• Armor Master
  • Barfighter
  • Beserker
  • Blacksmith
  • Cleave
  • Dark-fighter
  • Drunken Master
  • Lucky
  • Martial Artist
  • Quartermaster

The goal of the new traits is to open new character archetypes into play (such as martial artists, barbarians, and artisans). 

We've also added a Random Adventure / Plot Generation series of charts to aid the GM (written by the talented Greg Israel).

There are also three new Heritages (Races in the old game), and we've tweaked and modified the older ones! The new Heritages are:

  • Karhu (Bear People)
  • Treefolk 
  • Lizardfolk

We've also tweaked some of the older races to make them feel a little more balanced. We'll go into details around that in a later update. 

In the original edition of Tiny Dungeon, the page count came out to around 18 pages. With the expansions and changes we've made, we're looking at 40 pages (of which 15 are optional rules). 

Obviously with layout, the amount of art we're putting in, and the bestiary, mount rules, and ship rules, the rules section will grow a bit more. However, the core player rules are still only 20 pages, and are unlikely to grow more than that!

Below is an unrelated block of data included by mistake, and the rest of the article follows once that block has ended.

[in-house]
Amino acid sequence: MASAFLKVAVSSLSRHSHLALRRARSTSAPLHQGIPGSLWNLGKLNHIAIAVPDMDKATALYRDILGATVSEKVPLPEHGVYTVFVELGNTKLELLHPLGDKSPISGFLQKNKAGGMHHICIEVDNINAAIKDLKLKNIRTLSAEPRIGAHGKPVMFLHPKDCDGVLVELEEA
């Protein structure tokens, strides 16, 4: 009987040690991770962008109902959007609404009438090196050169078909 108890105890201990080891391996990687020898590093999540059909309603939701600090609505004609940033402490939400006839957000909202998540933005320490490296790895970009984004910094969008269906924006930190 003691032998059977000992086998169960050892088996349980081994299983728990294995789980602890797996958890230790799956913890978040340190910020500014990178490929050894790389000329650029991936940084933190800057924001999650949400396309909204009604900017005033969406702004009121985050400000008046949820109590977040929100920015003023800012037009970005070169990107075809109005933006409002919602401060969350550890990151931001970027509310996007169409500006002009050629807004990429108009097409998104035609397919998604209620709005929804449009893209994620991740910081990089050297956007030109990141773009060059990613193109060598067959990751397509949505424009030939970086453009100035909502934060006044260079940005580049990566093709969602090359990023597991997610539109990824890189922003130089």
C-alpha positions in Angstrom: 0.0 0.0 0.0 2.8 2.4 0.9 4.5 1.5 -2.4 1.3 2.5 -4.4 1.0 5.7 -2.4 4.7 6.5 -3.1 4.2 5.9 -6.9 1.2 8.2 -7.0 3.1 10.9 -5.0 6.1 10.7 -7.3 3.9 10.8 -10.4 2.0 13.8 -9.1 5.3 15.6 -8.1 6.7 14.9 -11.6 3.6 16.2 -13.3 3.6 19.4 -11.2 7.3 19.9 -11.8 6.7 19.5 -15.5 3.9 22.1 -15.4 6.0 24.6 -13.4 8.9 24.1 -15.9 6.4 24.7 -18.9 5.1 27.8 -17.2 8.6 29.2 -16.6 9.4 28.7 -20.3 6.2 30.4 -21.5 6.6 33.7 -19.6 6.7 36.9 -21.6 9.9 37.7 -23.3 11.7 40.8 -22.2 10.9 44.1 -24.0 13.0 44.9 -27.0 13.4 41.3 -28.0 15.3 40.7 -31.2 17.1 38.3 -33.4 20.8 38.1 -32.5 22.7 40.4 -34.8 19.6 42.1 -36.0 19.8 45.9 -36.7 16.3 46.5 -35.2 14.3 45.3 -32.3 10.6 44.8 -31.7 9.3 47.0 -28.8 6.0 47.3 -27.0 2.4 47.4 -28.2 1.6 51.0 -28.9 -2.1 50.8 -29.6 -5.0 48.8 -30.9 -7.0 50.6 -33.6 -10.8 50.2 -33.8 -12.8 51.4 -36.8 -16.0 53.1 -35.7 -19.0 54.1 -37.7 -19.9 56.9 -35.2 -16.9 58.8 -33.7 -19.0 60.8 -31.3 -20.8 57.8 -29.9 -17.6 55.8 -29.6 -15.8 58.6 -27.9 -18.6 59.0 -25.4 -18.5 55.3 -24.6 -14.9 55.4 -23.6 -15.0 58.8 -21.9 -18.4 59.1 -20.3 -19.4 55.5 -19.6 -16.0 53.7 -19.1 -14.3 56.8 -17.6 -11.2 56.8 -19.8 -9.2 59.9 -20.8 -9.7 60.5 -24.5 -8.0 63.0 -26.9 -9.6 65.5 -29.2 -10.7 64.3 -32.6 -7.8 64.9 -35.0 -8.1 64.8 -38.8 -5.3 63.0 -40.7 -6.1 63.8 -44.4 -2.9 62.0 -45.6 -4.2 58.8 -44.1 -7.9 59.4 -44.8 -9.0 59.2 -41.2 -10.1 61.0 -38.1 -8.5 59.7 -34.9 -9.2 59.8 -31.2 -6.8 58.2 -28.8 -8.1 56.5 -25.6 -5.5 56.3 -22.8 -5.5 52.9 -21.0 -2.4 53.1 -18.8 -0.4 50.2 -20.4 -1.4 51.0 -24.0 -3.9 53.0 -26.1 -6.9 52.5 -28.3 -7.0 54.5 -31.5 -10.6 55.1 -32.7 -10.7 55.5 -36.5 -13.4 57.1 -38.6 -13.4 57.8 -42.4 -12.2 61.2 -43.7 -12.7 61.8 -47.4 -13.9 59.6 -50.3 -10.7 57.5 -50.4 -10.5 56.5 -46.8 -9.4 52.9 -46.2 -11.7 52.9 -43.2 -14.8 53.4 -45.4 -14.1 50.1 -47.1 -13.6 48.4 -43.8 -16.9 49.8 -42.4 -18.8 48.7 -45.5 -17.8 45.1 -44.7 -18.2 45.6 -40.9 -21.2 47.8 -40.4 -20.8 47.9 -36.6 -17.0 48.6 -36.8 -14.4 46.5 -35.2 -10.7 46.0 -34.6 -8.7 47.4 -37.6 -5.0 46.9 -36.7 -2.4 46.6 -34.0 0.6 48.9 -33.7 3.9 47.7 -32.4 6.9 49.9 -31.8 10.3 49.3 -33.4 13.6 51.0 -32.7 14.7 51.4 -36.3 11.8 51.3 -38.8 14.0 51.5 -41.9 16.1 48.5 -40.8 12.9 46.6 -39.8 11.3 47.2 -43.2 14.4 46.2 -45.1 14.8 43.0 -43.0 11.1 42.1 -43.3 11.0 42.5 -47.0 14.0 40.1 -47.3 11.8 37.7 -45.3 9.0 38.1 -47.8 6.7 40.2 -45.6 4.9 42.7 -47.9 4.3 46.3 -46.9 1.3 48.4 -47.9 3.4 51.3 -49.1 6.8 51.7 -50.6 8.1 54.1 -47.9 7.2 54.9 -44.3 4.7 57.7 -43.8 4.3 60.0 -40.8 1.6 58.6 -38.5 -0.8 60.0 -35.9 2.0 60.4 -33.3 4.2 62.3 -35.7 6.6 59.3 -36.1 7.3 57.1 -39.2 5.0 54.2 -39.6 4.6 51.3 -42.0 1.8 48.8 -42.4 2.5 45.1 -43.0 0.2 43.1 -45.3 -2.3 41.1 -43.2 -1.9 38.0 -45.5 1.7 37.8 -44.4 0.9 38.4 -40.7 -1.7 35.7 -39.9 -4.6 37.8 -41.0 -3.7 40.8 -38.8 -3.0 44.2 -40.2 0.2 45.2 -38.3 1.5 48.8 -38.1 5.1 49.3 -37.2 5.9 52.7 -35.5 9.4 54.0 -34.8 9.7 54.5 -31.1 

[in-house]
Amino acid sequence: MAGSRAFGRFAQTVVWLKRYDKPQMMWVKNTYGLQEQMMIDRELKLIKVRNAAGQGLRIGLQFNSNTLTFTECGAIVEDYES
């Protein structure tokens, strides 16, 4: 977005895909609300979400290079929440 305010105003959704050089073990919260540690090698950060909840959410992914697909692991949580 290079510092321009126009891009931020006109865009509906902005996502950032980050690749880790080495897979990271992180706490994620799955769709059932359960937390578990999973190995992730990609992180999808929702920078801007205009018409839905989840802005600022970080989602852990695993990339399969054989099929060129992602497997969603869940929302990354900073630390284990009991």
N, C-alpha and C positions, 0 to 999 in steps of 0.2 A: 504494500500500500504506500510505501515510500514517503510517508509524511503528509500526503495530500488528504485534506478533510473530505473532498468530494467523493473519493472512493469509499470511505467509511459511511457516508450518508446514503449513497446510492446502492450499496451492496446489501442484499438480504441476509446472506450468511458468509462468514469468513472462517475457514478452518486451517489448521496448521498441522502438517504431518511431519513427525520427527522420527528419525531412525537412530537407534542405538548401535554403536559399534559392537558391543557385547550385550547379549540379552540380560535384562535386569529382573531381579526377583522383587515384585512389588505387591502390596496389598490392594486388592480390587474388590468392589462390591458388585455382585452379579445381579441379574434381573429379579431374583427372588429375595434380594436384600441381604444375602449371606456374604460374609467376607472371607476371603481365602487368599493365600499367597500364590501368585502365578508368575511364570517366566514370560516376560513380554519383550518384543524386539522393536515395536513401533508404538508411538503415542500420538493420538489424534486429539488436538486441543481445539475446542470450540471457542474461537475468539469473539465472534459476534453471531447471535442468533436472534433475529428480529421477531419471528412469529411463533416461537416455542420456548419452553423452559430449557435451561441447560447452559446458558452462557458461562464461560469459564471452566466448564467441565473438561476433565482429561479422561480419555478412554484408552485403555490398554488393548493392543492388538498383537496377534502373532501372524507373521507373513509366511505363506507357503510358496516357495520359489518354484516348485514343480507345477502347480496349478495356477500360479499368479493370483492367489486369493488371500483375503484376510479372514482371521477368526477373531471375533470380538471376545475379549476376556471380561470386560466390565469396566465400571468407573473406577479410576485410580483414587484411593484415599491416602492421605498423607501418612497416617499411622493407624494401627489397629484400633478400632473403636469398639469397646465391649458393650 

The goal is to provide options. At it's core, Tiny Dungeon 2e is just a refinement of the stylish, minimalist take on fantasy dungeon crawls that Tiny Dungeon was. We've just added some extra accouterments you can use to adjust the "volume" if you want!


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    1. Gearsoul Dragon

      YES. To all of this update~ :3

    2. Ron Isdale

      Thank you for this update, as soon as the shipping notices go out, I am going to hermetically seal my 1st edition.

    3. Brad Devlin

      Grover doesn't understand close.…

    4. Jim B.

      Rise of Karhu!!!!!

    5. MidnightBlue

      I love these kinds of rule sets...easily customizable to a table's needs and desires. It's part of my love of the Cortex/Plus/Prime system.

      I just can't get enough of good, modifiable rules sets. I'm glad I was pointed in this direction.